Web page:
A group of Texas athletes got jobs this summer as office workers in the state's General Land Office, which is salvaging several million dollars worth of treasure from Spanish galleons sunk off the Gulf Coast. One morning a truck arrived in Austin bearing some of the treasure and the boys learned why they were hired for office work. It took eight of them, including three from the University of Texas—football players Paul Kristynik and Travis Roach and basketball player Wayne Doyal—to hold each of six rare Lombard cannons, weighing 1,200 pounds apiece, upright in an undersized elevator as it rose to a third-floor vault. "They got all the strong backs and feeble minds for the job," said one athlete. "It was the slowest elevator I've ever ridden," said another.

Vacationing in Hot Springs, Ark. recently, Senator Fulbright played a round of golf and, having shot about 90, reflected that golf is man's most frustrating game. Still, he allowed, it has its compensations. "I've played football and a lot of other sports," he said, "and what makes golf different is that a sorry player like myself can hit a shot just as good as a good player." Besides, he added, "it keeps your mind off other problems." Golf, concluded the Senator, might even be the antidote to ease the world's tensions. "I am sponsoring a movement," he said, "to build a golf course in the Soviet Union. We will give them the course and free membership. If they ever get to competing at golf they'll really be distracted."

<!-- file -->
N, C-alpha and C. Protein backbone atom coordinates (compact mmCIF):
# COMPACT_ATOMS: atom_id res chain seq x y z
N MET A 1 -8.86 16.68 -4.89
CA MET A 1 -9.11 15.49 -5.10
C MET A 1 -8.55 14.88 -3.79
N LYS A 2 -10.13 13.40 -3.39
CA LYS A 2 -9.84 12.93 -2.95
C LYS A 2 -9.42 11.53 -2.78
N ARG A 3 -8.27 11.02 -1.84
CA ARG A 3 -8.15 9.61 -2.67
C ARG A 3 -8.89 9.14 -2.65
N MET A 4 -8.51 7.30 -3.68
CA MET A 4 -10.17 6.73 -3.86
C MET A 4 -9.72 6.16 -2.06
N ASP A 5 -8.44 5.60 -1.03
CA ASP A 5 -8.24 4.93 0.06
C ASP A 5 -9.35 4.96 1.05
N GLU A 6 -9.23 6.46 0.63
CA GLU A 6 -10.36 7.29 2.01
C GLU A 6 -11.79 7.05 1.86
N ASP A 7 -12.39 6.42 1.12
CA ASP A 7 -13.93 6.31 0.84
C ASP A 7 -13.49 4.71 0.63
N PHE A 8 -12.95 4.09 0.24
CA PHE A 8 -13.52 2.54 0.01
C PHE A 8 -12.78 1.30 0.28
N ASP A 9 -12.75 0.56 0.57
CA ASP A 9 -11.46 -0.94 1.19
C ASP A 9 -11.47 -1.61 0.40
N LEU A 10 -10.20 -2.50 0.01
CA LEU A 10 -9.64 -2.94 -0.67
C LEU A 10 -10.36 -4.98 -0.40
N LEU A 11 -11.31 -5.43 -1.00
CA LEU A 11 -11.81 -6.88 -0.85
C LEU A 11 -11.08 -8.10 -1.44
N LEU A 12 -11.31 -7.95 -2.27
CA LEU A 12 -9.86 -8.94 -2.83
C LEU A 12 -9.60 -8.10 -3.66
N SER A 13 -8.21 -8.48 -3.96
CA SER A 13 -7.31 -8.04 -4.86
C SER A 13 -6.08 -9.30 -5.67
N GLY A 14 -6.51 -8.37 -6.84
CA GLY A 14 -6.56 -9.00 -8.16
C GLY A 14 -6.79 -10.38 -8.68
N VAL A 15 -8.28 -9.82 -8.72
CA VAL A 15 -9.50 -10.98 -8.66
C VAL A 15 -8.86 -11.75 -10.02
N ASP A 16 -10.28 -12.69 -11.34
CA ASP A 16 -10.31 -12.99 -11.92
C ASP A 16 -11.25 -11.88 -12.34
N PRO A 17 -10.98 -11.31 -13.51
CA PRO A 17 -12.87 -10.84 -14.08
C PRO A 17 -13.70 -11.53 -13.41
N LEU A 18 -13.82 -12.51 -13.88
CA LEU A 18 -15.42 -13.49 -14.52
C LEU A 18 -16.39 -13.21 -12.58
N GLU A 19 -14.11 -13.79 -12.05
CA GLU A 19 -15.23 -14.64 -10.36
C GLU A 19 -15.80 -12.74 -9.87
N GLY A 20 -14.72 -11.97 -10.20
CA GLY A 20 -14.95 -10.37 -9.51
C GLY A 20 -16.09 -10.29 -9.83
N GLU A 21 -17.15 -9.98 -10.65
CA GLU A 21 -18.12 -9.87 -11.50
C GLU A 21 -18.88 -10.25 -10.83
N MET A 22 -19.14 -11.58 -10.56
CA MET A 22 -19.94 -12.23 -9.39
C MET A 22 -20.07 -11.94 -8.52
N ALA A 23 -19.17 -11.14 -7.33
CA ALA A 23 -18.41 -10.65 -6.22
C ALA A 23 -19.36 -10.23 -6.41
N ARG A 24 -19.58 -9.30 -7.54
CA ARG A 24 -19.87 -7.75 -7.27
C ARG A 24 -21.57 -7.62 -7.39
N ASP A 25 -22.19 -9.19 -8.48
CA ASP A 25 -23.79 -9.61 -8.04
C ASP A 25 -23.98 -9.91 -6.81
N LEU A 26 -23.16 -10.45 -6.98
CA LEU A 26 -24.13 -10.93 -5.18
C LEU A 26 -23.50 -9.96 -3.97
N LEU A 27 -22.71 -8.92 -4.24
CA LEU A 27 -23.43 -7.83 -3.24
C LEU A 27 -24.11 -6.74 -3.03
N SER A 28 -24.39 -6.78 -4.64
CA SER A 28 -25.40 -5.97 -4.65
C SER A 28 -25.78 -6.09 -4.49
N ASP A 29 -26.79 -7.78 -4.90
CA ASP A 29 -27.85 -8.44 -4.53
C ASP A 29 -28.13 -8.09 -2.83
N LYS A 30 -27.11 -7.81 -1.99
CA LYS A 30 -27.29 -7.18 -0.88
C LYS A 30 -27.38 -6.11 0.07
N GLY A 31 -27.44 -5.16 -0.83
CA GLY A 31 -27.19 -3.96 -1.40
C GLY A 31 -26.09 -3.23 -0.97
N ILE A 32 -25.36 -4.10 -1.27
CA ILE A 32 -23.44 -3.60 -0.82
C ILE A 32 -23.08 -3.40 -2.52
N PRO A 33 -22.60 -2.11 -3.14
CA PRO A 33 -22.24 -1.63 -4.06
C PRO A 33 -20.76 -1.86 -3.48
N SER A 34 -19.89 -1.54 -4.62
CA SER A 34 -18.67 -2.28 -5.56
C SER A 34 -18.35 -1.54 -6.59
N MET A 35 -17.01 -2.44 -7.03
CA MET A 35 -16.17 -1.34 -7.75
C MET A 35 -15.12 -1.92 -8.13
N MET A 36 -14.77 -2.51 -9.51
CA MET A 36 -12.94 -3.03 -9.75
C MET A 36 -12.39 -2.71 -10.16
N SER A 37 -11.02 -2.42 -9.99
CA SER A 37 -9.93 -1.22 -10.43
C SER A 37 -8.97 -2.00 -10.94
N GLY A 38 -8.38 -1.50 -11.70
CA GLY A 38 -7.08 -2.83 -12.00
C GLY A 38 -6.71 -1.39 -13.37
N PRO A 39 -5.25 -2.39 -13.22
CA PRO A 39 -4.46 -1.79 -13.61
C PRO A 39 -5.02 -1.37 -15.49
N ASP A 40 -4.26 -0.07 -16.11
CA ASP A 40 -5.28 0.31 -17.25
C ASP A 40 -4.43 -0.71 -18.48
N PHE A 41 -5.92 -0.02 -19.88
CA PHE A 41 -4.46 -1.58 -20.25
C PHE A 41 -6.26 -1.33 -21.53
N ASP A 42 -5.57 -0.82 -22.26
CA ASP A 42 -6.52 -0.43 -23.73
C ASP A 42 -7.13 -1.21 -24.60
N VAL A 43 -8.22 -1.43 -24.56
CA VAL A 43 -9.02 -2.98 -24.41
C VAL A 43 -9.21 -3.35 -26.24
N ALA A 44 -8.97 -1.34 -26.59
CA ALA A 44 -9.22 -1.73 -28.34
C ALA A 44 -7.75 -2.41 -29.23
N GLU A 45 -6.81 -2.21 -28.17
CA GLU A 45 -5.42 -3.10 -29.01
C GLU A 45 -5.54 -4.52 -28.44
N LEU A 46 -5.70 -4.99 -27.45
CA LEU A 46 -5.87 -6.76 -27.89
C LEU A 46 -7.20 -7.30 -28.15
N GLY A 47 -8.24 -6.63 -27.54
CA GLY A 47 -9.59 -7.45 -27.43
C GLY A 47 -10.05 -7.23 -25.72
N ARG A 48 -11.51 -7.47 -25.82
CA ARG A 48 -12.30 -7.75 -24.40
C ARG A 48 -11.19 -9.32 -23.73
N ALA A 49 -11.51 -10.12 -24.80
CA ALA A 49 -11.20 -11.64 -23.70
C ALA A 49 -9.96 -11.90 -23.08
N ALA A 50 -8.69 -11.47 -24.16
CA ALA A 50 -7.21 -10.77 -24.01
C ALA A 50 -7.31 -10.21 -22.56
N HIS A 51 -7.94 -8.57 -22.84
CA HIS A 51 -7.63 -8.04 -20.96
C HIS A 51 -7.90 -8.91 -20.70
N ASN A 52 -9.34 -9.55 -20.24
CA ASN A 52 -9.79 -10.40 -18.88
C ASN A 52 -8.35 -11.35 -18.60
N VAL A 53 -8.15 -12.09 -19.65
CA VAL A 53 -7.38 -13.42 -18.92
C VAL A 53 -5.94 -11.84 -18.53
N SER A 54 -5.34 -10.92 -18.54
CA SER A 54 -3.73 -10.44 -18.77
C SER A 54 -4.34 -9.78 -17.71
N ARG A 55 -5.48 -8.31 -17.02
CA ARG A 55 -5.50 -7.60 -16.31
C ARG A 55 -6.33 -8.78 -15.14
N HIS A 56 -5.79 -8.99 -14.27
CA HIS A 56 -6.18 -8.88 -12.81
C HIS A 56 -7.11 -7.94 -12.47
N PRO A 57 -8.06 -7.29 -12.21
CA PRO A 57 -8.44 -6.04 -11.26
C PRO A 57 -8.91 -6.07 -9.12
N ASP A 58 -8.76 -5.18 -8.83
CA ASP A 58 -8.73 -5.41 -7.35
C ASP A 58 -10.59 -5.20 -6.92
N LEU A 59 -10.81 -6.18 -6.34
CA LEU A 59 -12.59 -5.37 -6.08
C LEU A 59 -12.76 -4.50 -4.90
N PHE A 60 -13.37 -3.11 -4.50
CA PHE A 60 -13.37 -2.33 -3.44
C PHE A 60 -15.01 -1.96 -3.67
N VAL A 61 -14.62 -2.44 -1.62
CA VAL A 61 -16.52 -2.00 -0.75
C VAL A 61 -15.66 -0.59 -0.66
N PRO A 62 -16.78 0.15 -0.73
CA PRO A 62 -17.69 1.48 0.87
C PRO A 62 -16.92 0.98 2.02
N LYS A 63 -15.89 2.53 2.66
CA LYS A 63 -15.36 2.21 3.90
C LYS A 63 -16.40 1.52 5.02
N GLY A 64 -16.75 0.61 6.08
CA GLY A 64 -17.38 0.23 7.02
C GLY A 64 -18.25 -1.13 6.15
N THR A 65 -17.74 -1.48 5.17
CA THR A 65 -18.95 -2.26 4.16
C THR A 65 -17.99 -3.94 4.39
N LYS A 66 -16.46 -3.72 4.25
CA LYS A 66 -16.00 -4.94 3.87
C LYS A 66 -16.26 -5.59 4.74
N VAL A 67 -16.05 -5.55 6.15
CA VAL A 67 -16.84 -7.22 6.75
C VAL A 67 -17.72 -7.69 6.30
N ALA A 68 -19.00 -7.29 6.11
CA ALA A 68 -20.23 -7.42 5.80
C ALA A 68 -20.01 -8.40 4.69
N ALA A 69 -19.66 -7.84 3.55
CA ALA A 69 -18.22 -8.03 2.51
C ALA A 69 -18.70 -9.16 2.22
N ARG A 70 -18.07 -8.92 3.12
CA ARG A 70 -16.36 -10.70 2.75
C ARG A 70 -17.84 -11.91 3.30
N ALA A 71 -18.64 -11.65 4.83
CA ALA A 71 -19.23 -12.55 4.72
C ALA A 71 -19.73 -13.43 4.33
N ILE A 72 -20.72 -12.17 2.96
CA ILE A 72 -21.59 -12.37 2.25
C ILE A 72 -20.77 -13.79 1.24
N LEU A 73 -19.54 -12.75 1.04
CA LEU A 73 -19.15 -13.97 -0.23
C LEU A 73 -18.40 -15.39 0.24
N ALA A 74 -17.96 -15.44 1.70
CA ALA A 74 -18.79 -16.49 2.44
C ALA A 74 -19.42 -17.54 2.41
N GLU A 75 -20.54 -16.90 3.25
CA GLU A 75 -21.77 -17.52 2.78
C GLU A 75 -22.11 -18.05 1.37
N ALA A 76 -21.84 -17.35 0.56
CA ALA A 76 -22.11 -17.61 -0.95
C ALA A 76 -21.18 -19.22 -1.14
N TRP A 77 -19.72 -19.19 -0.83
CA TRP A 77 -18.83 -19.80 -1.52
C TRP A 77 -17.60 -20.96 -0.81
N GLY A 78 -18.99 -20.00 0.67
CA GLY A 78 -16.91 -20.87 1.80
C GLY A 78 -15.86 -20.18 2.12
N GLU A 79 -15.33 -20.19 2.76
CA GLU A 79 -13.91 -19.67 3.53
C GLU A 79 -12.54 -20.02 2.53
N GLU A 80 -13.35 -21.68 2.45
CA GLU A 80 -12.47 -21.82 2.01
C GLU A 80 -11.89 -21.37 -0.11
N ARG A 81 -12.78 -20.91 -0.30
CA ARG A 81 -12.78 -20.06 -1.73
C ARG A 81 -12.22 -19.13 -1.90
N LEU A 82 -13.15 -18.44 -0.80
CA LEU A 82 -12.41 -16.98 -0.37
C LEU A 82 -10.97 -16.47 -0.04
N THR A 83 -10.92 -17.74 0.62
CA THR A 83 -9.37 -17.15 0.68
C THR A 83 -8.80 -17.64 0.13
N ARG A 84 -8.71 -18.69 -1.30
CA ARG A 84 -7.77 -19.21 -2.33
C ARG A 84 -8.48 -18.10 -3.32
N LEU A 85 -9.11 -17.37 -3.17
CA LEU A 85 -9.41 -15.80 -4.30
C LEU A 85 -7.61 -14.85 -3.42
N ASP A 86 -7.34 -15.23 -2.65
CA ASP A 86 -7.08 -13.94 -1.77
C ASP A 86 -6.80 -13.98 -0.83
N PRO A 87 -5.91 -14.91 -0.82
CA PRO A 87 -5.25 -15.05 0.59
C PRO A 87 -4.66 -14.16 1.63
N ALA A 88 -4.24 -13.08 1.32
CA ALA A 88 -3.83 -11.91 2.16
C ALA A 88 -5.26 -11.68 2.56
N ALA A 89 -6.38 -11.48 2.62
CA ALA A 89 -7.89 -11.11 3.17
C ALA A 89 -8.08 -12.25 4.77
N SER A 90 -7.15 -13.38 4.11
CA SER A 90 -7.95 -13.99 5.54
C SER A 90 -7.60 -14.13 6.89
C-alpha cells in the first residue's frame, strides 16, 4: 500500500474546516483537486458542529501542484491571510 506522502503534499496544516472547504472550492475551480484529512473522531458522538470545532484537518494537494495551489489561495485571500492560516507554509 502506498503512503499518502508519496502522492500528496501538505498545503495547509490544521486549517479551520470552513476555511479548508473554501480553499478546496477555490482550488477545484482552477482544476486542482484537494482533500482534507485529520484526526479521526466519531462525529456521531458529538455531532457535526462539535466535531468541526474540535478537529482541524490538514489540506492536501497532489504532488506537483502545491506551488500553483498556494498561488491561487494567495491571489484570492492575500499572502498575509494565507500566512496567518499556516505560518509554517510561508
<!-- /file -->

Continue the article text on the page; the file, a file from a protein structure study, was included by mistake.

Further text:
Bob Lanier, St. Bonaventure's 6'11" All-America center, was recently arraigned in City Court in Buffalo, N.Y. The charge: speeding. Acting as his own lawyer, Lanier pleaded innocent. Judge Ann T. Mikoll tried to arrange a trial date to suit Lanier. Lanier complained that it was a 60-mile drive from St. Bonaventure to Buffalo. Judge Mikoll said she thought he could make it and fixed a date. Said Lanier, "I won't be here, baby." Said the judge, "I am not your baby." Lanier was there and pleaded guilty. "Use your speed on the court," said the judge.